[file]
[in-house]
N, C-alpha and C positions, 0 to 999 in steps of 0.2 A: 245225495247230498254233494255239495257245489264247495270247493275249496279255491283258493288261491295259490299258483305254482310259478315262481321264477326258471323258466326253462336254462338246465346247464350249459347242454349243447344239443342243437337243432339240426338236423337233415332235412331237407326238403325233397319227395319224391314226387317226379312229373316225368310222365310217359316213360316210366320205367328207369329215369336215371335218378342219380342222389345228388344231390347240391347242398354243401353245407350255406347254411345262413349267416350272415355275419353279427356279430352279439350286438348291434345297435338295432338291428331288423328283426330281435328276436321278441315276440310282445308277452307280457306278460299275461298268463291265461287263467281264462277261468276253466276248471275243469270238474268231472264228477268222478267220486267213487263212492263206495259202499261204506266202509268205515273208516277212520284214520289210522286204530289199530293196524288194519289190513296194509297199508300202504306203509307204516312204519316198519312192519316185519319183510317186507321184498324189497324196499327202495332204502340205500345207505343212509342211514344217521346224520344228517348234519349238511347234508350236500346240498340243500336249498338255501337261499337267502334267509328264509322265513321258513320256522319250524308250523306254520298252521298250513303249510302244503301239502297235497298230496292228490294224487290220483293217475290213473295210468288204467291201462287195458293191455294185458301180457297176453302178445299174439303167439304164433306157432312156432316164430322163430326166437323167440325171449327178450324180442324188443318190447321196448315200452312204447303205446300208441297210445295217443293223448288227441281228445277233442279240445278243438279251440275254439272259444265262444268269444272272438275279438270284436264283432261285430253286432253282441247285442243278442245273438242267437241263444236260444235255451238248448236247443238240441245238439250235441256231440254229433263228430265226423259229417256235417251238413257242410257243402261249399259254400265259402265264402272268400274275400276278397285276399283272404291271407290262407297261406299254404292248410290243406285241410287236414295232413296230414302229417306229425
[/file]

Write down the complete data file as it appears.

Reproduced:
[in-house]
N, C-alpha and C positions, 0 to 999 in steps of 0.2 A: 245225495247230498254233494255239495257245489264247495270247493275249496279255491283258493288261491295259490299258483305254482310259478315262481321264477326258471323258466326253462336254462338246465346247464350249459347242454349243447344239443342243437337243432339240426338236423337233415332235412331237407326238403325233397319227395319224391314226387317226379312229373316225368310222365310217359316213360316210366320205367328207369329215369336215371335218378342219380342222389345228388344231390347240391347242398354243401353245407350255406347254411345262413349267416350272415355275419353279427356279430352279439350286438348291434345297435338295432338291428331288423328283426330281435328276436321278441315276440310282445308277452307280457306278460299275461298268463291265461287263467281264462277261468276253466276248471275243469270238474268231472264228477268222478267220486267213487263212492263206495259202499261204506266202509268205515273208516277212520284214520289210522286204530289199530293196524288194519289190513296194509297199508300202504306203509307204516312204519316198519312192519316185519319183510317186507321184498324189497324196499327202495332204502340205500345207505343212509342211514344217521346224520344228517348234519349238511347234508350236500346240498340243500336249498338255501337261499337267502334267509328264509322265513321258513320256522319250524308250523306254520298252521298250513303249510302244503301239502297235497298230496292228490294224487290220483293217475290213473295210468288204467291201462287195458293191455294185458301180457297176453302178445299174439303167439304164433306157432312156432316164430322163430326166437323167440325171449327178450324180442324188443318190447321196448315200452312204447303205446300208441297210445295217443293223448288227441281228445277233442279240445278243438279251440275254439272259444265262444268269444272272438275279438270284436264283432261285430253286432253282441247285442243278442245273438242267437241263444236260444235255451238248448236247443238240441245238439250235441256231440254229433263228430265226423259229417256235417251238413257242410257243402261249399259254400265259402265264402272268400274275400276278397285276399283272404291271407290262407297261406299254404292248410290243406285241410287236414295232413296230414302229417306229425